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Optimisation of complex health interventions prior to a randomised controlled trial: a scoping review of strategies used

Citation
Levati S, Campbell P, Frost R, Dougall N, Wells M, Donaldson C & Hagen S (2016) Optimisation of complex health interventions prior to a randomised controlled trial: a scoping review of strategies used, Pilot and Feasibility Studies, 2, Art. No.: 17.

Abstract
Background 

Many complex intervention trials fail to show an intervention effect. Although this may be due to genuine ineffectiveness, it may also be the result of sub-optimal intervention design, implementation failure or a combination of these. Given current financial constraints and the pressure to reduce waste and increase value in health services research, pre-trial strategies are needed to reduce the likelihood of design or implementation failure and to maximise the intervention’s potential for effectiveness. In this scoping review, we aimed to identify and synthesise the available evidence relating to the strategies and methods used to ‘optimise’ complex interventions at the pre-trial stage. 
Methods 
We searched MEDLINE, CINAHL, AMED, PsycINFO and ProQuest Nursing & Allied Health Source for papers published between January 2000 and March 2015. We included intervention development and optimisation studies that explored potential intervention weaknesses and limitations before moving to a definitive randomised controlled trial (RCT). Two reviewers independently applied selection criteria and systematically extracted information relating to the following: study characteristics; intervention under development; framework used to guide the development process; areas of focus of the optimisation process, methods used and outcomes of the optimisation process. Data were tabulated and summarised in a narrative format.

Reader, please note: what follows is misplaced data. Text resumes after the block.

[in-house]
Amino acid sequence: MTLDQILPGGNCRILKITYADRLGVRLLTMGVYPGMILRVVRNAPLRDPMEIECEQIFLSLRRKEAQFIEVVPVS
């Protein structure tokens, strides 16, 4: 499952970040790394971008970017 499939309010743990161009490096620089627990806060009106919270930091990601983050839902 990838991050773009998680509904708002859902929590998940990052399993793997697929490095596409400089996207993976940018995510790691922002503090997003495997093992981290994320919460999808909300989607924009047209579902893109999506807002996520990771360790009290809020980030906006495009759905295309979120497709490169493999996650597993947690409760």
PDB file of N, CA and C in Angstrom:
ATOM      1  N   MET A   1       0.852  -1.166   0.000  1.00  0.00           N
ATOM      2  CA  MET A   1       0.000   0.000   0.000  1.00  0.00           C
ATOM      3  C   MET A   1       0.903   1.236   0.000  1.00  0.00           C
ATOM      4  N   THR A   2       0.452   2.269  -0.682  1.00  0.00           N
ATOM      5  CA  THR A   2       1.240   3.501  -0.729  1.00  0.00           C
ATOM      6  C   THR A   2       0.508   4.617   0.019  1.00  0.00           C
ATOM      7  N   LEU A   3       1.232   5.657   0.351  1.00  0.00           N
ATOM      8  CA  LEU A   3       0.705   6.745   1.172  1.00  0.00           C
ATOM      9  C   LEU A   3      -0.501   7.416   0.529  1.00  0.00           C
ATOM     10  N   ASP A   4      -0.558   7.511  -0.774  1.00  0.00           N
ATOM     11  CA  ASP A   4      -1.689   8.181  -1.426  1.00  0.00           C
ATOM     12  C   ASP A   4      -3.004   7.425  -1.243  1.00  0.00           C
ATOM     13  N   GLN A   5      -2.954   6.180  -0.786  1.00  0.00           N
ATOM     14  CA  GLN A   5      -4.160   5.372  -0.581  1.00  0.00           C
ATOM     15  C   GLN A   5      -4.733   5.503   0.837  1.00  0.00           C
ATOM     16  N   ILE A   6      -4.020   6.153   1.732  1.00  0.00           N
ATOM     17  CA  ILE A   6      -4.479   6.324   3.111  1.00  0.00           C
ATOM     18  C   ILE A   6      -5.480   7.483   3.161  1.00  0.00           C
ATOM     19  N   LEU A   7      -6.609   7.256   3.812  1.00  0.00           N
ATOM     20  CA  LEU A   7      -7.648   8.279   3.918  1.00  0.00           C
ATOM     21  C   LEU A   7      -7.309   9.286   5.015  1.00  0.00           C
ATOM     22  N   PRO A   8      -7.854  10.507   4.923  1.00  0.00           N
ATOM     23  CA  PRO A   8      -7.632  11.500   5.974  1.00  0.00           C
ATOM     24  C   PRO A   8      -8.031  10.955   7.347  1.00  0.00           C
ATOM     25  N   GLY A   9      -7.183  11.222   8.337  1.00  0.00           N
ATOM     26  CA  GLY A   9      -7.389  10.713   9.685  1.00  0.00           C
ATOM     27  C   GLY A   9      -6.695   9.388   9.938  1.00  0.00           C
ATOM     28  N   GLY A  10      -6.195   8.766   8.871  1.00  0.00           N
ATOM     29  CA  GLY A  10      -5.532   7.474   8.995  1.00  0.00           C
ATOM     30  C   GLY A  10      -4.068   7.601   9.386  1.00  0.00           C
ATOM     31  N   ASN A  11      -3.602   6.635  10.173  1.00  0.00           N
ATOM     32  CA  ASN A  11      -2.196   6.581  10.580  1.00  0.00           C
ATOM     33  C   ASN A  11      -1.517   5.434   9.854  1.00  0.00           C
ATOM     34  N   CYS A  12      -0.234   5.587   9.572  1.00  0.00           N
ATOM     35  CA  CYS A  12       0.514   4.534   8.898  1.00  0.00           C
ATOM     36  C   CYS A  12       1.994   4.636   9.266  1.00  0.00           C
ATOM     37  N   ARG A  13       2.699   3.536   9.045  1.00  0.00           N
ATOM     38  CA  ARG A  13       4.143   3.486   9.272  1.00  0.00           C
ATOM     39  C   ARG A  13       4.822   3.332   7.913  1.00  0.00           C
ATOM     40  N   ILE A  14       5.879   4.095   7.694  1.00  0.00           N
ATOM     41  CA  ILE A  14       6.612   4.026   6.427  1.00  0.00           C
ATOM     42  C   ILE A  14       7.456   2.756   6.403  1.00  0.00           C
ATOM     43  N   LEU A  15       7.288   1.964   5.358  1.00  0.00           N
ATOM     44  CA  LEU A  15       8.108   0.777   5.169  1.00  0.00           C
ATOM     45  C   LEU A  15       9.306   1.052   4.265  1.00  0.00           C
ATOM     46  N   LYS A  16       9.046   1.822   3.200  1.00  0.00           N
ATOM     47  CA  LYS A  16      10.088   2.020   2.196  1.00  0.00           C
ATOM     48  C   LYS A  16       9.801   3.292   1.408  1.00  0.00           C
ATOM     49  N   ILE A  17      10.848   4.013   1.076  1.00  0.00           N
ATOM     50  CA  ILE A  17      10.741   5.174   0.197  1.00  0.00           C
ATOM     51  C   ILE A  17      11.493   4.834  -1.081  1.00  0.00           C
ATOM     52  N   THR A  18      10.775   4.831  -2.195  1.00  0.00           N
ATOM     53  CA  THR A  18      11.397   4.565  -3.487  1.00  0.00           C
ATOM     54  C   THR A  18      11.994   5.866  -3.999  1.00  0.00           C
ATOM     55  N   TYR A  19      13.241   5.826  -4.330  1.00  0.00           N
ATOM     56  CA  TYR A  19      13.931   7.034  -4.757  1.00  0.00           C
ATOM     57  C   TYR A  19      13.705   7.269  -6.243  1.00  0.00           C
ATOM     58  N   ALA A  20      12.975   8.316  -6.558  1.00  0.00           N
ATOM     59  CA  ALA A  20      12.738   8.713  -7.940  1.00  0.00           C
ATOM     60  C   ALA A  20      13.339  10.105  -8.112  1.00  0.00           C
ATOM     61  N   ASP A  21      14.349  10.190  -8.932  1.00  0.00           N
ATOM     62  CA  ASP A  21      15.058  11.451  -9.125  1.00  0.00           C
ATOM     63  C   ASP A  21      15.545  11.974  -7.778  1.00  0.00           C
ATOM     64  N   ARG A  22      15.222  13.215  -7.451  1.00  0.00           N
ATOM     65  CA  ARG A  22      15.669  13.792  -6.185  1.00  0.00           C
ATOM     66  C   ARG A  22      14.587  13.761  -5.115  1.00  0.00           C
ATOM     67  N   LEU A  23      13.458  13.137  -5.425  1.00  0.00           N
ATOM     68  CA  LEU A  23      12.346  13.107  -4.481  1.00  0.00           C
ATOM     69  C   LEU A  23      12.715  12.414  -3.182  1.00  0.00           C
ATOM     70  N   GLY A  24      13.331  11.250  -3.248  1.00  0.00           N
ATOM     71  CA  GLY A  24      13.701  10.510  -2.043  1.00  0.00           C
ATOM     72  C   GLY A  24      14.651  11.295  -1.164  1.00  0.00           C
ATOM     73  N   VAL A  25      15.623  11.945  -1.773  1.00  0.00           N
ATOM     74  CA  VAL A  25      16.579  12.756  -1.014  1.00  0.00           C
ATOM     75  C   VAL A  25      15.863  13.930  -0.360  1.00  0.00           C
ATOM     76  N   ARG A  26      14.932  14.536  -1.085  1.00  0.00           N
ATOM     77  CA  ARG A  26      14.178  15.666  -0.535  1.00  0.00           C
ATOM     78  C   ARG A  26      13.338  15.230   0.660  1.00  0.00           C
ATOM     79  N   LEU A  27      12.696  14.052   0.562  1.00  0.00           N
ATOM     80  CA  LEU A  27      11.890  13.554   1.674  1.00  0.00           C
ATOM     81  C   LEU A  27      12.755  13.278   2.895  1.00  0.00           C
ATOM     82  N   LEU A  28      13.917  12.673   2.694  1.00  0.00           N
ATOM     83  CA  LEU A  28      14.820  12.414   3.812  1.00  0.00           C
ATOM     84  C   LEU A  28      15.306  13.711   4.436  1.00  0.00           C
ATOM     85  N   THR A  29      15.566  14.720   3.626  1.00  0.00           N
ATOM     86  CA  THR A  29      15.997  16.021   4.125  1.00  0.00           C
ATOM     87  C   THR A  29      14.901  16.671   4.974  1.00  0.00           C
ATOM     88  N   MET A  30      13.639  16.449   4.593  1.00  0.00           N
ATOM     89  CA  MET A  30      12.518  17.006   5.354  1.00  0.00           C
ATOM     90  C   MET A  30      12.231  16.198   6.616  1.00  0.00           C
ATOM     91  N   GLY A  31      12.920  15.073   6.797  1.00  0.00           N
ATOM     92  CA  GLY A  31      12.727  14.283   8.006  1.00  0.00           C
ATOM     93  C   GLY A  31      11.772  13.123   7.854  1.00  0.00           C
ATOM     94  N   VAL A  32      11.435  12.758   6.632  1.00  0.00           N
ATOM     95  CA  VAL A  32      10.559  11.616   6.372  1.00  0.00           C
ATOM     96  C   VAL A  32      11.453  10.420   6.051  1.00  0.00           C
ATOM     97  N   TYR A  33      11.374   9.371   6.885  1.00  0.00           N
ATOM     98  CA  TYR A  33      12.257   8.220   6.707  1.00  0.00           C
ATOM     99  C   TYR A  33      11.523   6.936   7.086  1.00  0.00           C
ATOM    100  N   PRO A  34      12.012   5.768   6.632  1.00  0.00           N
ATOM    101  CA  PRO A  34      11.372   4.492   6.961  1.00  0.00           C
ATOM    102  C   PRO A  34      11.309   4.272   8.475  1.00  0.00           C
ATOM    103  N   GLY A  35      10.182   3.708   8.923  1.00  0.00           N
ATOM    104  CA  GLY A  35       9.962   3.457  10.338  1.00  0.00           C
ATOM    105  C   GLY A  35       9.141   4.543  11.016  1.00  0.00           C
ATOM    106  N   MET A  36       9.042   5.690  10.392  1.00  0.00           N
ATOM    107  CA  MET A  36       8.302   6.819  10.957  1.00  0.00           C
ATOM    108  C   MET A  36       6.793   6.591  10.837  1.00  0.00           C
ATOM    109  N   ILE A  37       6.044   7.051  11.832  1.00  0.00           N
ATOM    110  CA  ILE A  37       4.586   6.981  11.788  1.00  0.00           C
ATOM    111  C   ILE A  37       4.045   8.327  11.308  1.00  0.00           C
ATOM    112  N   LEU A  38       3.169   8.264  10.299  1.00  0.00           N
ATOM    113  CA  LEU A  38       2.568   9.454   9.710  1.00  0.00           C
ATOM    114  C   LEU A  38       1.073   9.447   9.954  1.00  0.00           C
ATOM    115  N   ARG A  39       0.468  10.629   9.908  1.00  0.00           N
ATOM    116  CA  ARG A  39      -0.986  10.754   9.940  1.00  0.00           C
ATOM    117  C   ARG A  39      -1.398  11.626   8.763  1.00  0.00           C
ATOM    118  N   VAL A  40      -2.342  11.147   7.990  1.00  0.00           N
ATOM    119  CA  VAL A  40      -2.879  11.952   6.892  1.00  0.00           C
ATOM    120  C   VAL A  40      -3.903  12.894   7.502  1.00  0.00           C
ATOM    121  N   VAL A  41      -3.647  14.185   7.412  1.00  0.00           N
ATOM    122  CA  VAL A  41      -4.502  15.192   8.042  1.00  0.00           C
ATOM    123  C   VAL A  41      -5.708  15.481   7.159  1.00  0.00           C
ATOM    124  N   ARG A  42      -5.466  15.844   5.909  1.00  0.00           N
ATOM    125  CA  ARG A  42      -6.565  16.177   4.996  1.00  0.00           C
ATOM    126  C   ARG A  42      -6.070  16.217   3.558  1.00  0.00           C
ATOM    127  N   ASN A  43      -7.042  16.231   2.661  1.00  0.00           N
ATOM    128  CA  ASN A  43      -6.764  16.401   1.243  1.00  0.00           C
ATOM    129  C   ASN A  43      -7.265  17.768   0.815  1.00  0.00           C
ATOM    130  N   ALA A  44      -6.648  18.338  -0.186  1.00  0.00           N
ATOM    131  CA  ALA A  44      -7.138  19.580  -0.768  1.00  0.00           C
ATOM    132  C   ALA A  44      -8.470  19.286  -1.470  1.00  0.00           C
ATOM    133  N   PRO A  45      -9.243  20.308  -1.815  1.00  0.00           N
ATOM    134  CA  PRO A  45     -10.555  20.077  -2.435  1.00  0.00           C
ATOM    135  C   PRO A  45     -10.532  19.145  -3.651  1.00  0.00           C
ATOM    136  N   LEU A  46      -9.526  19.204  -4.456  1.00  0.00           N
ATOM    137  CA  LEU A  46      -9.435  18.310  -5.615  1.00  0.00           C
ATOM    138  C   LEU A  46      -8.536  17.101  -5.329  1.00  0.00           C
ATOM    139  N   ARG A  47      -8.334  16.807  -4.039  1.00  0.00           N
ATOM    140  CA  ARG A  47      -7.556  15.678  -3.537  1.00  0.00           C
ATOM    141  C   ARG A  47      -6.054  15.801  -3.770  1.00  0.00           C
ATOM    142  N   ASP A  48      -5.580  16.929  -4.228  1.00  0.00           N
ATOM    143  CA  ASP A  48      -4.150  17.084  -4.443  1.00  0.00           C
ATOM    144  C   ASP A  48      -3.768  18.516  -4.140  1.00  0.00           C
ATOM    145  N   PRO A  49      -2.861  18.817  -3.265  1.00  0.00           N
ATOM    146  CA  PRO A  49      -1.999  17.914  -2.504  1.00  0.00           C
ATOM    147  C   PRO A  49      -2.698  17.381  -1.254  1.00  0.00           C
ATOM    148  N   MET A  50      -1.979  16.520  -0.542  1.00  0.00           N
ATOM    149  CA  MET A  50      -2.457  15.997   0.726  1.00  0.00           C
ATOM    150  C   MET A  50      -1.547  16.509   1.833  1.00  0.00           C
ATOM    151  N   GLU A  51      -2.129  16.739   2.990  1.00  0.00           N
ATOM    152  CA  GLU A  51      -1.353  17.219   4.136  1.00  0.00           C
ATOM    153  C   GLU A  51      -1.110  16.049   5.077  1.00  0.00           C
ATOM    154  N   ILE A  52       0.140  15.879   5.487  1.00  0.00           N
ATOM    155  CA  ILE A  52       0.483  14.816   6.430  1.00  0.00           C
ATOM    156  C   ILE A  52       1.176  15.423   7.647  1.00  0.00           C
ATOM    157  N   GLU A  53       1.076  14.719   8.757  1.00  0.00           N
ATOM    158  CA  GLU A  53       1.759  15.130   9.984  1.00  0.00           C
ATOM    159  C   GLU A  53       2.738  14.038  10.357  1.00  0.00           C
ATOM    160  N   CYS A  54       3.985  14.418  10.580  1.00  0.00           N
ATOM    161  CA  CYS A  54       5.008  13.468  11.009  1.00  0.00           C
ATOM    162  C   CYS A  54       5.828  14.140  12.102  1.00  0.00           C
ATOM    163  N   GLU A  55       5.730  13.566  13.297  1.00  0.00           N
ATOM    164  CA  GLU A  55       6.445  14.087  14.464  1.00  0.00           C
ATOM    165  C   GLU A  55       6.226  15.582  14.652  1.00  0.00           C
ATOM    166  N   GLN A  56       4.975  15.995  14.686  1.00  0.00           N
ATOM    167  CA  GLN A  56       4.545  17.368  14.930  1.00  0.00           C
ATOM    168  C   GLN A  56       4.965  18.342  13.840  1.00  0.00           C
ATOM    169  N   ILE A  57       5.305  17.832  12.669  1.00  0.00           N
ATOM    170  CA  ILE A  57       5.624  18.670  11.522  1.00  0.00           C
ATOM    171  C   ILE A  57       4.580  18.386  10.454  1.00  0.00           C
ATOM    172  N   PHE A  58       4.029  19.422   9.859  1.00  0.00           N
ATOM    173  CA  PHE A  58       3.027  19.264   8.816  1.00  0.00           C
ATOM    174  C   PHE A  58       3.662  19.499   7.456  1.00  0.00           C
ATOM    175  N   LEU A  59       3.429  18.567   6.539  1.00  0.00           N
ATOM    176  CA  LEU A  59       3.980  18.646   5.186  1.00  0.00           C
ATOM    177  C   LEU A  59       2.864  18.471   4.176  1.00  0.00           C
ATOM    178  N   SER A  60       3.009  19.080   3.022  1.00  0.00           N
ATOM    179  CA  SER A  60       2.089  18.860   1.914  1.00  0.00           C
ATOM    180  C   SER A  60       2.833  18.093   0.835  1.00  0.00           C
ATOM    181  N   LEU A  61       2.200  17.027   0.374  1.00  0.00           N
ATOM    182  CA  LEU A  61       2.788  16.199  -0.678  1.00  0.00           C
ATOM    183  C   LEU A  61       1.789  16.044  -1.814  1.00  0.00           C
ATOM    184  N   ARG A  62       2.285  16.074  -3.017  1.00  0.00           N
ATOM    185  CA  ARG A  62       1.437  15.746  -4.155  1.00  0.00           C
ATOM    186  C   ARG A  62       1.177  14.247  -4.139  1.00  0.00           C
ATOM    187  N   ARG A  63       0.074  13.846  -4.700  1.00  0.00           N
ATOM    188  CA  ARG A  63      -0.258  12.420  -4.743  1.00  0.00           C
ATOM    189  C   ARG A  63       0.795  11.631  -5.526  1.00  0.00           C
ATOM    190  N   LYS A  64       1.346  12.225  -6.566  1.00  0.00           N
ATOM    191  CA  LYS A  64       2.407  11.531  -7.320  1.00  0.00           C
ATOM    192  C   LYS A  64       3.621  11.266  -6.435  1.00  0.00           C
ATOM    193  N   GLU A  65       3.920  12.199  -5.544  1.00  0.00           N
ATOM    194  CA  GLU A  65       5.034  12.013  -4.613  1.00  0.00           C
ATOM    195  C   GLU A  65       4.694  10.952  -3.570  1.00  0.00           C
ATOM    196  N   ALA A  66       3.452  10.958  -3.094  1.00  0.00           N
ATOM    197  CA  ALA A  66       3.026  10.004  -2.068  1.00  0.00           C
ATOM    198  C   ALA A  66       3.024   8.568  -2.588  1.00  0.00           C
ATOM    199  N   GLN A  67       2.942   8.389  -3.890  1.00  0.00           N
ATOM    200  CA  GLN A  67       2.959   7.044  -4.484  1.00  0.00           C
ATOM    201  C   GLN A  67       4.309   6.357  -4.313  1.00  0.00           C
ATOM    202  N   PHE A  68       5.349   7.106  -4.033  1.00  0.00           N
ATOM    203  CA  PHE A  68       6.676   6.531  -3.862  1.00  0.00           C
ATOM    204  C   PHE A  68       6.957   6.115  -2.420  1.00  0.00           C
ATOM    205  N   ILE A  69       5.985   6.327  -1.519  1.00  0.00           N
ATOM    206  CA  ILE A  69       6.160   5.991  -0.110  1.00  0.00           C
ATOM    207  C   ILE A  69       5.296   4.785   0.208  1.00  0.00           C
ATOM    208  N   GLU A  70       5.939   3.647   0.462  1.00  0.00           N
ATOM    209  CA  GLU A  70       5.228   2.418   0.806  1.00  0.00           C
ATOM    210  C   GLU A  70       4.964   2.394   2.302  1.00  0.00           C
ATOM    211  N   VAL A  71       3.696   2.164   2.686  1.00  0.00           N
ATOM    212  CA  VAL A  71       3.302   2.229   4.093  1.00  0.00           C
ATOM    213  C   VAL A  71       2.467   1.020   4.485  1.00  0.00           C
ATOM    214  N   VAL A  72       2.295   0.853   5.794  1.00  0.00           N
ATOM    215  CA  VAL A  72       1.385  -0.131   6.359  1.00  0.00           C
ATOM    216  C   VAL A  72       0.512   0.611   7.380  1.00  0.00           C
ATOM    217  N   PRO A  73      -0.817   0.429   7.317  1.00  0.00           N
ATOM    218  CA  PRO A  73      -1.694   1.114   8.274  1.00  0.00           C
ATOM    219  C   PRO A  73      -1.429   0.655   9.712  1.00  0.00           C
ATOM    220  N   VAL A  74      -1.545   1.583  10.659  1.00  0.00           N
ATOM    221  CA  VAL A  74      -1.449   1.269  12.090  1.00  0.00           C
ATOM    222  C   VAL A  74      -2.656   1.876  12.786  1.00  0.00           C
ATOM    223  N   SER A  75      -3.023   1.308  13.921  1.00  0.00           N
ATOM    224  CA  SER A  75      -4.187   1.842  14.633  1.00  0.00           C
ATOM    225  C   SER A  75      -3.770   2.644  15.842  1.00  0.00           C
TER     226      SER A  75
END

Results 
We screened 3968 titles and 231 abstracts for eligibility. Eighty-nine full-text papers were retrieved; 27 studies met our selection criteria. Optimisation strategies were used for a range of reasons: to explore the feasibility and acceptability of the intervention to patients and healthcare professionals; to estimate the effectiveness and cost-effectiveness of different combinations of intervention components; and to identify potential barriers to implementation. Methods varied widely across studies, from interviews and focus groups to economic modelling and probability analysis. 
Conclusions 
The review identifies a range of optimisation strategies currently used. Although a preliminary classification of these strategies can be proposed, a series of questions remain as to which methods to use for different interventions and how to determine when the intervention is ready or ‘optimised enough’ to be tested in a RCT. Future research should explore potential answers to the questions raised, to guide researchers in the development and evaluation of more effective interventions.

Keywords
Complex interventions; Intervention development; Pre-trial; Optimisation; Modelling; Scoping review; Effectiveness; Acceptability

StatusPublished
AuthorsLevati Sara, Campbell Pauline, Frost Rachael, Dougall Nadine, Wells Mary, Donaldson Cam, Hagen Suzanne
Publication date15/03/2016
Publication date online15/03/2016
Date accepted by journal02/03/2016
PublisherBioMed Central
ISSN 2055-5784
LanguageEnglish

Journal
Pilot and Feasibility Studies: Volume 2

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